The taxpayer deserves to know how much the report cost. If there are procurement issues, one would expect the HSE has not paid for the report at this stage. Will the Minister confirm whether the report has been paid for, and if there are procurement issues whether the money is being recouped by the HSE on behalf of the taxpayer? My colleague, Senator MacSharry, will raise some of these issues, but clarity is needed because the Minister cannot come in, provide a few lines, rubbish a report and state it is not convenient so we will not allow it to go ahead and that there are procurement issues. It appears the Government is distancing itself from the report simply because its councillors throughout the country got it on the chin at the doors during the local elections.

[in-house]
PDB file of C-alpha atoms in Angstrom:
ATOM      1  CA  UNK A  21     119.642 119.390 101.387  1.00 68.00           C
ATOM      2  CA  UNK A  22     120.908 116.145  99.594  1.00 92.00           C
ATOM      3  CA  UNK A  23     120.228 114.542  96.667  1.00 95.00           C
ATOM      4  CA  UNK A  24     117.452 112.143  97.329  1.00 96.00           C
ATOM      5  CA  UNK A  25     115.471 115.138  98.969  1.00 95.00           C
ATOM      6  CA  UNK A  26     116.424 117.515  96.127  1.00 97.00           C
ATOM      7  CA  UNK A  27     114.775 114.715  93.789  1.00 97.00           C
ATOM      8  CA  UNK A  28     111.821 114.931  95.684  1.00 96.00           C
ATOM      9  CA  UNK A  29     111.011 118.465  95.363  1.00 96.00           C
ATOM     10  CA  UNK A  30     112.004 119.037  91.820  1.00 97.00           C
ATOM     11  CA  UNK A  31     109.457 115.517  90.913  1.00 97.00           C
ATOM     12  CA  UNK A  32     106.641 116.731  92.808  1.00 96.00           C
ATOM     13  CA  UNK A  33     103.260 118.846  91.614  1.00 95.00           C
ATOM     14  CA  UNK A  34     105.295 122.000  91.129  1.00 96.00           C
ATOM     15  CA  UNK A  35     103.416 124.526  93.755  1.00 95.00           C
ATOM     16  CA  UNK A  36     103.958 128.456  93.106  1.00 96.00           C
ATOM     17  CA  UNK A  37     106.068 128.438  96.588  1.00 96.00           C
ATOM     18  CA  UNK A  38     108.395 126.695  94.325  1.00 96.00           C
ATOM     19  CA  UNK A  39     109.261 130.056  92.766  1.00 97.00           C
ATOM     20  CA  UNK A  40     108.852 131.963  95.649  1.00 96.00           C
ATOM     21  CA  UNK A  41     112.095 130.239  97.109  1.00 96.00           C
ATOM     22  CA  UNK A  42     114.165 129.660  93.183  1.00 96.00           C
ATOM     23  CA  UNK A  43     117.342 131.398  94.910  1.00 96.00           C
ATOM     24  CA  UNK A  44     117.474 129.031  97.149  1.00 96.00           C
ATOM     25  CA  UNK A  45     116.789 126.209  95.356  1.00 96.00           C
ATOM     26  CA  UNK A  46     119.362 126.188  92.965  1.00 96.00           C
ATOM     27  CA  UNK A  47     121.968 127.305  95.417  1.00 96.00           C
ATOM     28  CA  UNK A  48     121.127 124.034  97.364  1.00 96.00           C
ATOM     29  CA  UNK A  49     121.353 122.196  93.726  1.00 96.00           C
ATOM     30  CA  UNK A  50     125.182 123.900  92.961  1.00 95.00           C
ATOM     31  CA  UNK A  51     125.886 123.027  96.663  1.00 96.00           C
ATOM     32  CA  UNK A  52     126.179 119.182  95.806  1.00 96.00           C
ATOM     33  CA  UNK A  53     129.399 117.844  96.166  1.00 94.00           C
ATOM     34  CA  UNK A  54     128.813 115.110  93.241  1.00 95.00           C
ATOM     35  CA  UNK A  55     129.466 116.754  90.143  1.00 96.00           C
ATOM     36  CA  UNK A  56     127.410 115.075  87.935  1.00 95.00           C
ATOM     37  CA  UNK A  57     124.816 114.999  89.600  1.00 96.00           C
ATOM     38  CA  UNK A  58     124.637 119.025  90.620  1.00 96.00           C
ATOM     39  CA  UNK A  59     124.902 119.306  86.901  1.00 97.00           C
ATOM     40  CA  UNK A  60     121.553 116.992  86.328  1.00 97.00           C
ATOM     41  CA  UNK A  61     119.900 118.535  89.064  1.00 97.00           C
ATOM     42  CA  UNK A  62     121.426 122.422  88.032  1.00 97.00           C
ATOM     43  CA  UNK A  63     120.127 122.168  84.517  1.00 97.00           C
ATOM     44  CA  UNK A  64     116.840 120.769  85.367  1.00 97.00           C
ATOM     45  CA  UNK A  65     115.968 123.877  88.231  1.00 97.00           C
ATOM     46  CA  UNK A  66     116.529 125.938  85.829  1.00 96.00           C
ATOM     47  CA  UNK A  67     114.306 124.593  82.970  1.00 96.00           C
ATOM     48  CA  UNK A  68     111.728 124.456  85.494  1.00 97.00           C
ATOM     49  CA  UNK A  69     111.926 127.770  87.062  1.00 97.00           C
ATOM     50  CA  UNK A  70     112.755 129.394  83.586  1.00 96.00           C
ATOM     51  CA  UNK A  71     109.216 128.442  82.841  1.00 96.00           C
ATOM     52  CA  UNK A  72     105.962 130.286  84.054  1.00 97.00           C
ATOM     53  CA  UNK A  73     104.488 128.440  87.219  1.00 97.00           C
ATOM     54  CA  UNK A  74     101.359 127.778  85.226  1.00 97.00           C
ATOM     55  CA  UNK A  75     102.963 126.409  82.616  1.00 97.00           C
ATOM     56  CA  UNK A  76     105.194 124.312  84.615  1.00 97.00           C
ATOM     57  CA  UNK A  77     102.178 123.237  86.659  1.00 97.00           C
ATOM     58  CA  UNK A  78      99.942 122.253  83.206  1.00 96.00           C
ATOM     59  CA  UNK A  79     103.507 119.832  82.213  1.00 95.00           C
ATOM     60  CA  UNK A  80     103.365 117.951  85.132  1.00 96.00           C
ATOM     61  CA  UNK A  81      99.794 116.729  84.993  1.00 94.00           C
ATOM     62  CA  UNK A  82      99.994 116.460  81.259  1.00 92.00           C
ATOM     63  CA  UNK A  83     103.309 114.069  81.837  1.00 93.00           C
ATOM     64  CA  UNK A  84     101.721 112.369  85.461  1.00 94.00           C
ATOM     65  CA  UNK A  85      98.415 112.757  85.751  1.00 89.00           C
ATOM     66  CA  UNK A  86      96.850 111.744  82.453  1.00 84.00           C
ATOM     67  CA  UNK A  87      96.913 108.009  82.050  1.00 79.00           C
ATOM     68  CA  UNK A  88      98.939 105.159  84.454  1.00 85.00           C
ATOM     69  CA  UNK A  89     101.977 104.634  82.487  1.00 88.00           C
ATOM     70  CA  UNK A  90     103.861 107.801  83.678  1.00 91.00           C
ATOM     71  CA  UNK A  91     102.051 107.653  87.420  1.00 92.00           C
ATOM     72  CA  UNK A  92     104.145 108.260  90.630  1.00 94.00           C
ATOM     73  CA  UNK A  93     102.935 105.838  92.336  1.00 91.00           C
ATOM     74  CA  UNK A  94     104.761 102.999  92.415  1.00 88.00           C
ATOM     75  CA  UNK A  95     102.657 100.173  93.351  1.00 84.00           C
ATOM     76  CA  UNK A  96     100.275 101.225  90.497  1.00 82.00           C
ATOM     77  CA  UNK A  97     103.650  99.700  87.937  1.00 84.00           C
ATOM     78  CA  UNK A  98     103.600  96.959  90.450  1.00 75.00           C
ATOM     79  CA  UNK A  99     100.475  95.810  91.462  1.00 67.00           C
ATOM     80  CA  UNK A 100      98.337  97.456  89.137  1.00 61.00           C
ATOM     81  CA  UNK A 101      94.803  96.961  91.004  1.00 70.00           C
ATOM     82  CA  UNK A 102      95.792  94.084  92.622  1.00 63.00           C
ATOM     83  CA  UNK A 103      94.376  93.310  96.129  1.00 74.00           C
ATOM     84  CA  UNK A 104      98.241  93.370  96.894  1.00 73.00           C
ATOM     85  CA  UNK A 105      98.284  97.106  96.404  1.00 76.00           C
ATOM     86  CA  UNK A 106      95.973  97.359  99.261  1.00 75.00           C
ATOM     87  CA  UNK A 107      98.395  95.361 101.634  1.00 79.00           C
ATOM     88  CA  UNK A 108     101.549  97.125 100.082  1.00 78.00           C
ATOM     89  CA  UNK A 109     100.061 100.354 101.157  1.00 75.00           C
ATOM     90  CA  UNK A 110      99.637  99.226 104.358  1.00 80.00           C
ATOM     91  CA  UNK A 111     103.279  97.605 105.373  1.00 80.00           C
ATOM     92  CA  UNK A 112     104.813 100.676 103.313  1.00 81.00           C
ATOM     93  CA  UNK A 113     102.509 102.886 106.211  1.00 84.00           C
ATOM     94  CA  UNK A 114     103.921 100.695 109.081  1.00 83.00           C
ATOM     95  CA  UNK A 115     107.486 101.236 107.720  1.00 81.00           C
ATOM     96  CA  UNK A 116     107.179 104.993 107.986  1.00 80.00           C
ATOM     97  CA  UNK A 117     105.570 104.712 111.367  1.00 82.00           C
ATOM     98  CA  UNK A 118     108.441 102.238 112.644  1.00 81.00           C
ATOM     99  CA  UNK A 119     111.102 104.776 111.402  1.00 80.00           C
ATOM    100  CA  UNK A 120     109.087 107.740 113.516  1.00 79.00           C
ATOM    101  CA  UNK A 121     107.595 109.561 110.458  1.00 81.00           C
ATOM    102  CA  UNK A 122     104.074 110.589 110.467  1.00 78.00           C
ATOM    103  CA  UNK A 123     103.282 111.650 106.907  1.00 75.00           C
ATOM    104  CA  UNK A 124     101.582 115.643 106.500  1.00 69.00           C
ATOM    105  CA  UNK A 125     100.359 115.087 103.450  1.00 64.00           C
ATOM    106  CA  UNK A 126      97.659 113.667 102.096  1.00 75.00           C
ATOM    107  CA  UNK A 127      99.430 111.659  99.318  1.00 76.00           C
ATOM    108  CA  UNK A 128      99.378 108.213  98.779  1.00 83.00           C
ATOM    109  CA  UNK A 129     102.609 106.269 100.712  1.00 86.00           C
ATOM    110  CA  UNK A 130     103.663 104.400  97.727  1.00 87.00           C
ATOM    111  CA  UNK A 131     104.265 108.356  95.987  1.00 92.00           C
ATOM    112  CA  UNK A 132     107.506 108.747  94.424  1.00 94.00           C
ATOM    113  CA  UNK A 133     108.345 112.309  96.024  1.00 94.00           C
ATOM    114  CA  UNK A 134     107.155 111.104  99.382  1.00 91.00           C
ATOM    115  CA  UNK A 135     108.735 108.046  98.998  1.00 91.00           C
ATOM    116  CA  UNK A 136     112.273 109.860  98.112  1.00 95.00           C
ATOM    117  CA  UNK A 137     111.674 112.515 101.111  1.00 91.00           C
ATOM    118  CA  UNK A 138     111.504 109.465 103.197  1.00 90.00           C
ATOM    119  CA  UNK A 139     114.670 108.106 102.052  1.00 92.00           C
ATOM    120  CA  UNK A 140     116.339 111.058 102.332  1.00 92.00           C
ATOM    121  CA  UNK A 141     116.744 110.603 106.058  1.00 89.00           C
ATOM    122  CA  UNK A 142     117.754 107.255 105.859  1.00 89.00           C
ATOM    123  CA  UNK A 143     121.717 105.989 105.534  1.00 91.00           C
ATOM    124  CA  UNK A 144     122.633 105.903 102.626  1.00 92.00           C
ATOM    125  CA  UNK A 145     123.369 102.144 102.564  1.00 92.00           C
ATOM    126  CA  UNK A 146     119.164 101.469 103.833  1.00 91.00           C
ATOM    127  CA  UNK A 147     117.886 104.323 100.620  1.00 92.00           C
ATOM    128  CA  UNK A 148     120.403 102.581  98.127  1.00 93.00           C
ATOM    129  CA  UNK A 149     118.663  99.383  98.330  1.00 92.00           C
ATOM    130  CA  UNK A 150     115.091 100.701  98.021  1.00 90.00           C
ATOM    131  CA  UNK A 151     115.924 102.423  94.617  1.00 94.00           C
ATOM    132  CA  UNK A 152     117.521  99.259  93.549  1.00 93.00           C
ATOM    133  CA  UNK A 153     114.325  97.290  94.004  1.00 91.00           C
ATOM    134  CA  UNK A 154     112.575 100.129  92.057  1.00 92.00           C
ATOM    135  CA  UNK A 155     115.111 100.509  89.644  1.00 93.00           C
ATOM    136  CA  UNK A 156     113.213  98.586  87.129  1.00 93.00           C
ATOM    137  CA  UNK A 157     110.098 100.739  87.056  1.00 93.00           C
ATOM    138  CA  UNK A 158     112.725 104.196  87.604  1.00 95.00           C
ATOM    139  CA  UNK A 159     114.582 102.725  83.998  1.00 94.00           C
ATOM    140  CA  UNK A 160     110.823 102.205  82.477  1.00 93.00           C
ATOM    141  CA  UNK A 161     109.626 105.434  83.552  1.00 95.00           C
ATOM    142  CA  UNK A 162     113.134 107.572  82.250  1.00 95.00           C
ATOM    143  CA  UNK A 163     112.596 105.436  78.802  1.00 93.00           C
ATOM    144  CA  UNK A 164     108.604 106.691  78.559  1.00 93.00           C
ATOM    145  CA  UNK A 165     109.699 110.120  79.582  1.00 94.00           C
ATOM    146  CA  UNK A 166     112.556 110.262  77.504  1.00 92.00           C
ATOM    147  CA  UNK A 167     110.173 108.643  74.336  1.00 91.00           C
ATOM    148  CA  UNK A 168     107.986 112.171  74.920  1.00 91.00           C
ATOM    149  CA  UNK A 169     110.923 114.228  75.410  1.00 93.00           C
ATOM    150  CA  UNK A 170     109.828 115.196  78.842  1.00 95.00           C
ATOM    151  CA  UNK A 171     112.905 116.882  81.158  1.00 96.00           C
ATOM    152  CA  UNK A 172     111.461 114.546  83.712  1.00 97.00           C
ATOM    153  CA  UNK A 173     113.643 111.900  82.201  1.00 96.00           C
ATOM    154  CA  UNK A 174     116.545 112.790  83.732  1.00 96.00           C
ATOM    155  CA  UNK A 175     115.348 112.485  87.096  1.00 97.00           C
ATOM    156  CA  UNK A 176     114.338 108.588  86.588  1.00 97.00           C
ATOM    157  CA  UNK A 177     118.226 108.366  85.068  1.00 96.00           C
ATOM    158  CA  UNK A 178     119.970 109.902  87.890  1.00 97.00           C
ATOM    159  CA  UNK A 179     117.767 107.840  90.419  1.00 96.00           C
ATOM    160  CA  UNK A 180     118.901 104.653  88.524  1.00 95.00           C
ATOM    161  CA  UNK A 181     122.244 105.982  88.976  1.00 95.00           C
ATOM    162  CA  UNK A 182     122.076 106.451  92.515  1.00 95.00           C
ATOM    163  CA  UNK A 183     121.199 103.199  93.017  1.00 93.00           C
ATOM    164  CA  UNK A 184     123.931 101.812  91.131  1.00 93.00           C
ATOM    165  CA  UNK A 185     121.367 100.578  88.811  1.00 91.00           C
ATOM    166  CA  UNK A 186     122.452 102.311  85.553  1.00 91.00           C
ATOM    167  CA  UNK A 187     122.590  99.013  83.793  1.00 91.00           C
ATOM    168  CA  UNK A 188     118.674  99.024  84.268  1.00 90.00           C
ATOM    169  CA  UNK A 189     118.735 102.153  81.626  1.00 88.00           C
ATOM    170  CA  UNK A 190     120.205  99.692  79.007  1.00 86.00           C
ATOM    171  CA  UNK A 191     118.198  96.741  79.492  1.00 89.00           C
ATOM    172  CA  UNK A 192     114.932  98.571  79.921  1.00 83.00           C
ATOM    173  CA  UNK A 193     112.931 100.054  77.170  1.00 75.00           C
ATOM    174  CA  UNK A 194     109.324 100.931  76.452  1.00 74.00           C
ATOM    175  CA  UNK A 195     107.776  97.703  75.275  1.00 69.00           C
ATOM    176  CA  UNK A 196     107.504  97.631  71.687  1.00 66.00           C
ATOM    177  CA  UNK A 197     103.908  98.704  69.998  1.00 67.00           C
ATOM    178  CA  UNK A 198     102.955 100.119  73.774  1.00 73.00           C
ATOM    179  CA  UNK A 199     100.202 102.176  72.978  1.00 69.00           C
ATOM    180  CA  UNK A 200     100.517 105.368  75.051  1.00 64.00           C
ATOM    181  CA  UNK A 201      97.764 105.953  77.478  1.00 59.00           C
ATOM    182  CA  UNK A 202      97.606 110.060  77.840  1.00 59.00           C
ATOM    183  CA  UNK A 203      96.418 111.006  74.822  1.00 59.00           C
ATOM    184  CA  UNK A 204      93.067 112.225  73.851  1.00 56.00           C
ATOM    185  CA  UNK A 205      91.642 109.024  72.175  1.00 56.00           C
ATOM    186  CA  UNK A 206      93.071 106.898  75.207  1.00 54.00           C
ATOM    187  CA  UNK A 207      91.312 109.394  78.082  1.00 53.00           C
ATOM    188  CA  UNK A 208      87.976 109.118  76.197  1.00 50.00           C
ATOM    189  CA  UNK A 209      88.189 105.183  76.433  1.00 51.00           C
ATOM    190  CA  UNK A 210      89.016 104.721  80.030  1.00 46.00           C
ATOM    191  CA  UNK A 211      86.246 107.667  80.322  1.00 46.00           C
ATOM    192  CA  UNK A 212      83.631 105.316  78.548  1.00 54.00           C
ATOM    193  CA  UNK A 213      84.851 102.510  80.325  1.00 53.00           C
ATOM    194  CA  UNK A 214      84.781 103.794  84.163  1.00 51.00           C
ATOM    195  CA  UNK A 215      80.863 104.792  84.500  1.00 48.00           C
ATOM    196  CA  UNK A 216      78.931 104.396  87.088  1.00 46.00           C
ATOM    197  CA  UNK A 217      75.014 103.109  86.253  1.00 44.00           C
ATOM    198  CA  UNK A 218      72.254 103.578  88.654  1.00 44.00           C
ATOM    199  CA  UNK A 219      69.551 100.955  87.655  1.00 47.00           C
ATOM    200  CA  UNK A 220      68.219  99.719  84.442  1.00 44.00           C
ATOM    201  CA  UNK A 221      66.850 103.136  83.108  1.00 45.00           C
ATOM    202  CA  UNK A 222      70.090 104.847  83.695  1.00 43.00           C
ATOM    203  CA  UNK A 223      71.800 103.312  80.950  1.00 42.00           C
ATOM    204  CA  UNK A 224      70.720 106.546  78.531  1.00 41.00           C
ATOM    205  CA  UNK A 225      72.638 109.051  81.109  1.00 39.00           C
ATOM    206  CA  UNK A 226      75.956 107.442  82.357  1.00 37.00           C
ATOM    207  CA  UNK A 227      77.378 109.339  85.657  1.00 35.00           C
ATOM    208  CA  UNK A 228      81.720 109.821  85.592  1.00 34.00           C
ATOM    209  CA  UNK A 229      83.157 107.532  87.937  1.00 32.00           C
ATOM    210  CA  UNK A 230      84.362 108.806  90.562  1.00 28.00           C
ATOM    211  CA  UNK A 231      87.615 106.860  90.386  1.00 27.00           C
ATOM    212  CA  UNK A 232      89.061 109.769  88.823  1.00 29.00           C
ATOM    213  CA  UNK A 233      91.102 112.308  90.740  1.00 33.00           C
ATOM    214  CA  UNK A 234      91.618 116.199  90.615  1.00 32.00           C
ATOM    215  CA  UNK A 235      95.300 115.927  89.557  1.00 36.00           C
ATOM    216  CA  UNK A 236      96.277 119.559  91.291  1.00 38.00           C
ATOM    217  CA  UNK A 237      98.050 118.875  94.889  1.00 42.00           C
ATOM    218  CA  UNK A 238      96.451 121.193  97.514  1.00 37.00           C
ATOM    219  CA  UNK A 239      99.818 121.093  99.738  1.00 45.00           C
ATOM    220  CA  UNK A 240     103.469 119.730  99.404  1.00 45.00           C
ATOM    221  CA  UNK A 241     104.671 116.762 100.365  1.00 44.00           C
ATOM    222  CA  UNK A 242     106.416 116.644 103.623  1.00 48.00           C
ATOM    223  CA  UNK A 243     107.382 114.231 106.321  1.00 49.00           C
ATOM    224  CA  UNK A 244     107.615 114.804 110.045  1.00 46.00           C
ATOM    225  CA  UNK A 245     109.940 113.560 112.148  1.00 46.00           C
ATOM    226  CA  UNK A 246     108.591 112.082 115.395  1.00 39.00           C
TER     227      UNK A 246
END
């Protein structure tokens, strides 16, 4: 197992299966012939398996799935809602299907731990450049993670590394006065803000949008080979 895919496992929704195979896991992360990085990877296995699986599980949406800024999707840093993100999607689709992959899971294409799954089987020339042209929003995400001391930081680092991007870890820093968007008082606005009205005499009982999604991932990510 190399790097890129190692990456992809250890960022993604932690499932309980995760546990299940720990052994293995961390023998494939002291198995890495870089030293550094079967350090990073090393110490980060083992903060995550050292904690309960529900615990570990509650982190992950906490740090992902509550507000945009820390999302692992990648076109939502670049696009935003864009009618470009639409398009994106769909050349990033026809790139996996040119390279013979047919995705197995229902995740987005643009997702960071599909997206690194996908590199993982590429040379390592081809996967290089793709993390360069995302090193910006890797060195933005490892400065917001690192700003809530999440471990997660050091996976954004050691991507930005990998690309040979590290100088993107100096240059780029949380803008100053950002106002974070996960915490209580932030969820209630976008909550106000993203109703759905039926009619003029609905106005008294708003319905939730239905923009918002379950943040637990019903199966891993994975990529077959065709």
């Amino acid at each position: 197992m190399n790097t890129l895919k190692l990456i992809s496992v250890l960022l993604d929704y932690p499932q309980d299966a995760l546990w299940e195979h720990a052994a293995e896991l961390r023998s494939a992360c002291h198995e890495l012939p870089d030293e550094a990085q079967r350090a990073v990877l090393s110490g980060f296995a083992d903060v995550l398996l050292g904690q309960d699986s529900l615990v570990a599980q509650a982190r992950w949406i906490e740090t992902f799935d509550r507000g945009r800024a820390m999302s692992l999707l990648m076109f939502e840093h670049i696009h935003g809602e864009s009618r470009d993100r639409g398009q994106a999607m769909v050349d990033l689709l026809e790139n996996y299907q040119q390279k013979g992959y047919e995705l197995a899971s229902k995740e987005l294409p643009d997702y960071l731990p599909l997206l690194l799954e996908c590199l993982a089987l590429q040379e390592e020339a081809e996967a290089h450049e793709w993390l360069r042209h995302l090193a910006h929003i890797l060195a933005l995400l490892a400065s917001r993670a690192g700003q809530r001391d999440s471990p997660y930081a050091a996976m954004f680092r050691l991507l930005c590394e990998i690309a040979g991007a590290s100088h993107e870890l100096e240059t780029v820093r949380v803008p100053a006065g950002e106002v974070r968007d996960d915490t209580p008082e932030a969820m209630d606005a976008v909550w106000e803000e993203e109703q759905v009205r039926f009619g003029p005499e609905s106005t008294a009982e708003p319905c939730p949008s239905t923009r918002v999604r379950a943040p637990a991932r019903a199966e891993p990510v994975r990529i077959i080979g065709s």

Maternity services have been reviewed and they are under-resourced. Not only are maternity services under-resourced but other services are too, including accident and emergency services about which concerns were raised by my colleague, Senator Leyden. This question was not answered. The accident and emergency facilities at Letterkenny General Hospital are in crisis. Staff are precluded from speaking to public representatives about the issues affecting them on a weekly basis. Why must elderly people aged 90 years wait 24 hours on trolleys beside coffee machines? This is what is happening.